As Hawaii's Kilauea volcano continues to erupt and leave a mess, there are reports of an interesting substance coming from the lava.

Reports Of Raining Gems From The Sky

Some residents of Kalapana, Hawaii — which is about 12 miles from lava fissures of the volcano — claim that gemstones are falling from the sky. The eruption of the volcano is spewing material 130 feet into the air.

"It is literally raining gems," Jordan tweeted.

In turn, several other people were posting similar photos on social media. This is what got some people to believe that gems were raining down in certain neighborhoods in Hawaii.

What Is Olivine?

The gems are said to be olivine, which is a type of mineral. The olivine is green now, but it is likely going to turn dark and gray. Olivine contributes to the green look of many beaches in Hawaii.

"[It is] a common mineral in basaltic lava, which is what this eruption is producing," said Concord University volcanologist Janine Krippner. "Olivine is formed in hot and deep magmas and is brought up to the surface during an eruption."

Scientists Set The Record Straight In Hawaii

After further examination, scientists explained that the olivine has not been showering down on neighborhoods. Instead, it has been embedded within the lava that has been erupting from the volcano.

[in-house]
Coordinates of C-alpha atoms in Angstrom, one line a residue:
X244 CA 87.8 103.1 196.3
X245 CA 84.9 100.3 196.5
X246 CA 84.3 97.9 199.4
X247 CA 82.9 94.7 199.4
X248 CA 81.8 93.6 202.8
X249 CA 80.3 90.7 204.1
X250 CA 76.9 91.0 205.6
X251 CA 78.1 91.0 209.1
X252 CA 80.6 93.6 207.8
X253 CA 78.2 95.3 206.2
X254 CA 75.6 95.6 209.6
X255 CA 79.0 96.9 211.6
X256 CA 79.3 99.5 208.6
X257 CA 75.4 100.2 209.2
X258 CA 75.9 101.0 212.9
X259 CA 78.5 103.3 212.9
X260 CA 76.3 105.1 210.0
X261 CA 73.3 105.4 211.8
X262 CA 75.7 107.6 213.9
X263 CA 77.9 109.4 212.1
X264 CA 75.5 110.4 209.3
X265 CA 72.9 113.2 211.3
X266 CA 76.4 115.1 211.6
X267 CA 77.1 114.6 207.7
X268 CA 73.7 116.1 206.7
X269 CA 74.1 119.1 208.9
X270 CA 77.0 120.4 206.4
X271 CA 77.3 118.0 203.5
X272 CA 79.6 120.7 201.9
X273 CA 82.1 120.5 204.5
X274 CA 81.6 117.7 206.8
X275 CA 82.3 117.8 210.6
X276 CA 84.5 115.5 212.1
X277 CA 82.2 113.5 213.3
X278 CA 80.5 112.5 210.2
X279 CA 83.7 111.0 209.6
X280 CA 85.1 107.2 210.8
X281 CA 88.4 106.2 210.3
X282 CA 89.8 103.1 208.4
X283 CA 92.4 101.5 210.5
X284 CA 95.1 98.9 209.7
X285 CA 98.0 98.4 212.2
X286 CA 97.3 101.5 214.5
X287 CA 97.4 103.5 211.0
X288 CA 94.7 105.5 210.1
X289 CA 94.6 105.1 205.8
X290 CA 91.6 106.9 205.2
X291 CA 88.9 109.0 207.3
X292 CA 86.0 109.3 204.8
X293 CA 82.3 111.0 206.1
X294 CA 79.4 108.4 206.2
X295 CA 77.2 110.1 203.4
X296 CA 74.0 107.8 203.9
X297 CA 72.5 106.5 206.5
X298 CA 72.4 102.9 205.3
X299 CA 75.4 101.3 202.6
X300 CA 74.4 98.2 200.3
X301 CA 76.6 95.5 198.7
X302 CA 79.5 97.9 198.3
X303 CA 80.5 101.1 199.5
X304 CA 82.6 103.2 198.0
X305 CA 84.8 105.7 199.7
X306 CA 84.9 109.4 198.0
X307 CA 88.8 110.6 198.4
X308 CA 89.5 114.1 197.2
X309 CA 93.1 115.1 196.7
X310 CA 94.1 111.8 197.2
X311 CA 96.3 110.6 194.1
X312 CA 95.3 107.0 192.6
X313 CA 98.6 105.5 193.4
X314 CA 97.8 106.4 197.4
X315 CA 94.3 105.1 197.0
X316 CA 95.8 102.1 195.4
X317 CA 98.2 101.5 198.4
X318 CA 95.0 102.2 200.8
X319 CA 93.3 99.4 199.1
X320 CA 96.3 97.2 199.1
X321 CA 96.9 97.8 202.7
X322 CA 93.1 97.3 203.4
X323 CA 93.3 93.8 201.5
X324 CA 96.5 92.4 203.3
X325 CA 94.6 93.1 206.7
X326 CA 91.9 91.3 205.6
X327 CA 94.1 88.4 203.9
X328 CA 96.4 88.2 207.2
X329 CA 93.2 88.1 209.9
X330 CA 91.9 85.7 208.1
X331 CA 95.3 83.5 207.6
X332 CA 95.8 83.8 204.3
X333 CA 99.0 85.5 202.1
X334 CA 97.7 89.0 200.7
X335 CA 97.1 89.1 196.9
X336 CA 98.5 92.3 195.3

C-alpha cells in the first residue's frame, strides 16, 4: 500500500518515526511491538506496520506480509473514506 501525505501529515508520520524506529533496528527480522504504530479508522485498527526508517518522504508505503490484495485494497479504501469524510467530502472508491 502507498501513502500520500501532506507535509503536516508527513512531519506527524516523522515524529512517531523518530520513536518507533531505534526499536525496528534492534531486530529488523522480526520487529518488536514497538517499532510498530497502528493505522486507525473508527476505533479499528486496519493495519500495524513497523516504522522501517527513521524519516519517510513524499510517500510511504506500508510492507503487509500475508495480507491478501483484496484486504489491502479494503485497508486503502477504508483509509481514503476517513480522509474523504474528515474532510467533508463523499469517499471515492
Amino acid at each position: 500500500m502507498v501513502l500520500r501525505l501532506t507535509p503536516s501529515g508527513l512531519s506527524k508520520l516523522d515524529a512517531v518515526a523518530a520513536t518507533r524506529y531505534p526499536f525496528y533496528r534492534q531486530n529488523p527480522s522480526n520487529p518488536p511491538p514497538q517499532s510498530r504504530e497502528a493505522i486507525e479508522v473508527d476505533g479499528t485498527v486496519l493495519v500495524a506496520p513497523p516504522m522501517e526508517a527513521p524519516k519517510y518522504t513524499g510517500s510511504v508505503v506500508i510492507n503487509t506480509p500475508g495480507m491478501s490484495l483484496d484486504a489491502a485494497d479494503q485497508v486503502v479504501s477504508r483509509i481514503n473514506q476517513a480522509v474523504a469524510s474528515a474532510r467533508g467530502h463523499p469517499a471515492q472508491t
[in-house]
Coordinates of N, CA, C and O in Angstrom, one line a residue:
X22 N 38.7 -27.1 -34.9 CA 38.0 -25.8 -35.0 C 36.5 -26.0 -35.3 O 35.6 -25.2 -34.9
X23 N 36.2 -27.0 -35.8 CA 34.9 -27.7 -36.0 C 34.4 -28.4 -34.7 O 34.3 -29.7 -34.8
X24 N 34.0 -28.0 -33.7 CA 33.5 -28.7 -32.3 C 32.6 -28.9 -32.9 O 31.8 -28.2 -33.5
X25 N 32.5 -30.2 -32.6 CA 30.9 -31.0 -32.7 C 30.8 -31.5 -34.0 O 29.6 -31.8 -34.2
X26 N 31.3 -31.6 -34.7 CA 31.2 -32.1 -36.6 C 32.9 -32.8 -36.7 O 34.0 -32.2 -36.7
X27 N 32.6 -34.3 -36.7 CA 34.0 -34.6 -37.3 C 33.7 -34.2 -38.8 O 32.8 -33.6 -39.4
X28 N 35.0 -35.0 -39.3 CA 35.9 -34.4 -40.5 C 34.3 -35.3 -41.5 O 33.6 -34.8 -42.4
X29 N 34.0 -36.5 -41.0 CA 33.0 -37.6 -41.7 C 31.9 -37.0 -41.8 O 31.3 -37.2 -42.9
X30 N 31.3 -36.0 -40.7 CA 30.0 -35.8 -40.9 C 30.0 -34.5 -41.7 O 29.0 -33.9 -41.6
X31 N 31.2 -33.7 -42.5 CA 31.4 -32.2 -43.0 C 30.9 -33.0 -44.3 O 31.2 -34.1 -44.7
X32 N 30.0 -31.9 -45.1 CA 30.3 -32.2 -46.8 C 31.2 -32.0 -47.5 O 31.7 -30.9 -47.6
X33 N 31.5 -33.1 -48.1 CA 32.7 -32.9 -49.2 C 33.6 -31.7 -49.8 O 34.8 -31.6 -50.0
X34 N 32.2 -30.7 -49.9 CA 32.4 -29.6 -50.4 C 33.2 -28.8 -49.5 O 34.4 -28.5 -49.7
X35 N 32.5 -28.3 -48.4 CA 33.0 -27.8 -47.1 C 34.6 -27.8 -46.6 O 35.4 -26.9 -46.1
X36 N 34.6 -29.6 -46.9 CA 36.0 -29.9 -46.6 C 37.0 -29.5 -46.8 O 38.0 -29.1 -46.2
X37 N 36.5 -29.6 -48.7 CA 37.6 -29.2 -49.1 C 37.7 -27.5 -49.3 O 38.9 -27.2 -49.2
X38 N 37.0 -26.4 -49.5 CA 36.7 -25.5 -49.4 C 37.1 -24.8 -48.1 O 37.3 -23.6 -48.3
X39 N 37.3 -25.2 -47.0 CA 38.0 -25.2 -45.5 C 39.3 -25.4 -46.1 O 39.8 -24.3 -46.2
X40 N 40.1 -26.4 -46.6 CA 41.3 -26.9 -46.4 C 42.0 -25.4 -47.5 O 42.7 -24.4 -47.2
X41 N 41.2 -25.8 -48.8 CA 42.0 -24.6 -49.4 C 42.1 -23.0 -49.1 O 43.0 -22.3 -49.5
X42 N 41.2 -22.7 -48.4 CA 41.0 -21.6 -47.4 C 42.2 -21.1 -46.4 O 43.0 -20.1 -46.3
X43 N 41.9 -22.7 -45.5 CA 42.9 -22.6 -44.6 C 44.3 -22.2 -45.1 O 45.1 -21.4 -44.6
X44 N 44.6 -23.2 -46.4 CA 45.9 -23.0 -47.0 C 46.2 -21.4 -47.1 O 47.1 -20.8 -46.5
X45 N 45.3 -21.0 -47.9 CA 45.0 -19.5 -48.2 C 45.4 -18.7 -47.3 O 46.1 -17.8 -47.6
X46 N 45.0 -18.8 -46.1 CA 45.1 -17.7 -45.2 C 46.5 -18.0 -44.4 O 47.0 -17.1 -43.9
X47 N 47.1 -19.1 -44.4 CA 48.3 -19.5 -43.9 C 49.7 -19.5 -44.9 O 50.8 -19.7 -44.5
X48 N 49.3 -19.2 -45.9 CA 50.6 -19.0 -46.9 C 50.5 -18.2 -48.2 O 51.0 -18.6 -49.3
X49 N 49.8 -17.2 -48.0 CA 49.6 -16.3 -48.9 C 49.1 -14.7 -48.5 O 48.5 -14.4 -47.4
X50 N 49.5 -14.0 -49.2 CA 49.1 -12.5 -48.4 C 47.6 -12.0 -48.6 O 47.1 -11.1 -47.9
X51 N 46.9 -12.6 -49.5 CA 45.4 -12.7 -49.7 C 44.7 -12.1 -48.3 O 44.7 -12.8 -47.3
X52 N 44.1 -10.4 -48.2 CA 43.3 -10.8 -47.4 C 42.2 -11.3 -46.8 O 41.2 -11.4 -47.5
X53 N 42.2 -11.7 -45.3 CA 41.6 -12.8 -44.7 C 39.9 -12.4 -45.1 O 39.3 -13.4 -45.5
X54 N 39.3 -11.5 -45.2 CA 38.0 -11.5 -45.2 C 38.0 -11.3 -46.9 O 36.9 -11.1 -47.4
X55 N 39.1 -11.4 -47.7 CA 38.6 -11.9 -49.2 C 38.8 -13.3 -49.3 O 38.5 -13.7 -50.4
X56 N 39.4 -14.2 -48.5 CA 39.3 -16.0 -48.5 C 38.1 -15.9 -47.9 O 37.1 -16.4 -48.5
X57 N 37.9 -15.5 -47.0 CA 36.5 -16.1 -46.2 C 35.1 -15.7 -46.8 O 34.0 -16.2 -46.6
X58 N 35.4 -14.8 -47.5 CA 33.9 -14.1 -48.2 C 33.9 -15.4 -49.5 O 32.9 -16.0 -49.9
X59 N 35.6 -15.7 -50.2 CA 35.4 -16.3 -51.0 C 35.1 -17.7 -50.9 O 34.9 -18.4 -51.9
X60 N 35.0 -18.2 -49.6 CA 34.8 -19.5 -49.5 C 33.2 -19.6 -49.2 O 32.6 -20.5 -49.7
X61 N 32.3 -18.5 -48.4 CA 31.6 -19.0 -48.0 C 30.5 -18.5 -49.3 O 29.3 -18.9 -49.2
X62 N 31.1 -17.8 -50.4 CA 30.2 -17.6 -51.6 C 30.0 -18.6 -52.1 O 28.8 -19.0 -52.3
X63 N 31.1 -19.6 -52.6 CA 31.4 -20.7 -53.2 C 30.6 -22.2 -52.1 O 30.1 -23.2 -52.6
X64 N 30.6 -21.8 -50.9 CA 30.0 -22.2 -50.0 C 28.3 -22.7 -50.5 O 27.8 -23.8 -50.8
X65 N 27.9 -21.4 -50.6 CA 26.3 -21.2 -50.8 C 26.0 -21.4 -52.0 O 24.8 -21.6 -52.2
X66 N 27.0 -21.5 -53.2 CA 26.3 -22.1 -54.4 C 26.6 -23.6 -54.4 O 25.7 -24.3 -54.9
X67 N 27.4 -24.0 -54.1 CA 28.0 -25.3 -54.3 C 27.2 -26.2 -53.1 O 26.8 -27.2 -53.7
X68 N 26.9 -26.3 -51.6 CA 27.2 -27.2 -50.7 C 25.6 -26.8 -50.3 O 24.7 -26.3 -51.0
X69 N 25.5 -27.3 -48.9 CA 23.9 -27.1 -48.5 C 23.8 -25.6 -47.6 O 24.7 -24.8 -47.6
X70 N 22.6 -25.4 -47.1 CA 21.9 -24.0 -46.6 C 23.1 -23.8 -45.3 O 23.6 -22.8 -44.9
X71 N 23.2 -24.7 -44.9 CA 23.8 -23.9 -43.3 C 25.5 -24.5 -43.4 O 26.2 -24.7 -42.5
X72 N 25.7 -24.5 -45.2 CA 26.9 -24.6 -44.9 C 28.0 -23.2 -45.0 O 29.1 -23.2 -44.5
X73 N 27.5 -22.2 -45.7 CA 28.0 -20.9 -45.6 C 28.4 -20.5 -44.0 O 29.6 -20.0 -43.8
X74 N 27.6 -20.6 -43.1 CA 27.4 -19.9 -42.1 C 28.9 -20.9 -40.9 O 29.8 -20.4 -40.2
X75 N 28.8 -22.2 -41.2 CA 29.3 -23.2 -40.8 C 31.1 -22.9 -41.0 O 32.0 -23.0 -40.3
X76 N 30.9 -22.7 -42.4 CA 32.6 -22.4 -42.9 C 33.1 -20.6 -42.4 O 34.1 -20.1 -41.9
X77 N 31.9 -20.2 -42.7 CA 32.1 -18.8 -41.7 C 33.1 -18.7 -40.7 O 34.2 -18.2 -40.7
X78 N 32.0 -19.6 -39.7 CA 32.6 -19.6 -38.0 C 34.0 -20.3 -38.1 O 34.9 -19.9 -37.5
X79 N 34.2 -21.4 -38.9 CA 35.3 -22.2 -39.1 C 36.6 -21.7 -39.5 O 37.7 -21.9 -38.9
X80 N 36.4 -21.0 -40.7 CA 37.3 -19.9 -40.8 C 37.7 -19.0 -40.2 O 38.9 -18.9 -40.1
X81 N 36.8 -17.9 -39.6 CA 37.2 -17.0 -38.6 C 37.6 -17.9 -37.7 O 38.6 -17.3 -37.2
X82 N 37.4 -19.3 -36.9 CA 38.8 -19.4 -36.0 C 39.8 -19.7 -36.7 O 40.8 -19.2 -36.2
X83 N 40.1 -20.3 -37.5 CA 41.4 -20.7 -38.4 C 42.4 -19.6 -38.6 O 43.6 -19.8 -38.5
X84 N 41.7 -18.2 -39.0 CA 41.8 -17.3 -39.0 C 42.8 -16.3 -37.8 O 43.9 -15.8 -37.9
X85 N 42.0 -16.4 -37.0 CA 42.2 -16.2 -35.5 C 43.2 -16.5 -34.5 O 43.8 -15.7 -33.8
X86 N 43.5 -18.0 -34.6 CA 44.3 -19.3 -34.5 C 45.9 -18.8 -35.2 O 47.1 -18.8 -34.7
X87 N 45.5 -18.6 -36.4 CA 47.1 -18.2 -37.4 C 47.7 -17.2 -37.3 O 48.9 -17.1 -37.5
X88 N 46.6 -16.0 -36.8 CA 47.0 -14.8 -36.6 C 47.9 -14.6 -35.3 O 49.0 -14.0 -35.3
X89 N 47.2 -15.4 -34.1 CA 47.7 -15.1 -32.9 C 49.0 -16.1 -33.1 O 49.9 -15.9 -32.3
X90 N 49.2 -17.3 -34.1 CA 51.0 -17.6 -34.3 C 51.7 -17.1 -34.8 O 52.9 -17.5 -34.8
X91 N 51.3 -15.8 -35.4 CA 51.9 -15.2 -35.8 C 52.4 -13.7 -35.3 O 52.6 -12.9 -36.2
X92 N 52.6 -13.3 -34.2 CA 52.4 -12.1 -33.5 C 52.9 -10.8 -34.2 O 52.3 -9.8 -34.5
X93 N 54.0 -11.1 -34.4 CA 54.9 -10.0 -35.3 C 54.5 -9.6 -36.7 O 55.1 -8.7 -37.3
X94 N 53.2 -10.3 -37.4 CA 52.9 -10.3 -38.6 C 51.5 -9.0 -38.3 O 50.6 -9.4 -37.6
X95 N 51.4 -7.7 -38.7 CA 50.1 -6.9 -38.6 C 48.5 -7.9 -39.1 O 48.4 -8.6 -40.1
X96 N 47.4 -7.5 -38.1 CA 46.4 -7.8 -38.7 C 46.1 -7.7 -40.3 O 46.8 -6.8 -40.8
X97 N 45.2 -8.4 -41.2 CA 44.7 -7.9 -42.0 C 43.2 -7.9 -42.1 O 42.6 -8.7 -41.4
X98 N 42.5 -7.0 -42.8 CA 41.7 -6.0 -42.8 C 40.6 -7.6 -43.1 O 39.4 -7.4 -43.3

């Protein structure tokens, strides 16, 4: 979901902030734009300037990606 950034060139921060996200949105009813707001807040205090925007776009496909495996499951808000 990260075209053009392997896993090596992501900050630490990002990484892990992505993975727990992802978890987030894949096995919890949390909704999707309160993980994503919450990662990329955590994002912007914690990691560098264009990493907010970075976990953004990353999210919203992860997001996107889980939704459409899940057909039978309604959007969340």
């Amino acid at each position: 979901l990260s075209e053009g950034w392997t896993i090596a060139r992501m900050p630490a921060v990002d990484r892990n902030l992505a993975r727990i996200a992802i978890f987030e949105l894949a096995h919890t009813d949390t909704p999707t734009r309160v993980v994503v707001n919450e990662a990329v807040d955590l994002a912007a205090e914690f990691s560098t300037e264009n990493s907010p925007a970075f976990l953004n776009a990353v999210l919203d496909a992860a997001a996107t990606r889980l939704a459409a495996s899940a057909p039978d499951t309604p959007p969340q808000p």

Scientists with the University of Hawaii at Hilo tested the chemicals of the lava. They believe that the photographs of the gems did not accurately match what they are finding within the lava. The shapes and sizes that the scientists located in the lava appeared to be different.

Cheryl Gansecki, a geologist at the University of Hawaii's Hilo campus, confirmed the findings last week. She said the photographs on social media were likely from a previous lava flow from a long time ago. The scientists located samples that are tiny and often stay with the lava. In fact, they had to break apart the lava just to get to them.

"There's not olivine raining from the sky, except in clumps of lava," Gansecki said. "I think this is pretty much a nonstory, unfortunately."

U.S. Geological Survey (USGS) scientist Wendy Stovall examined the situation a few days ago and said that lava samples do contain olivine. However, she did not find any green crystals.

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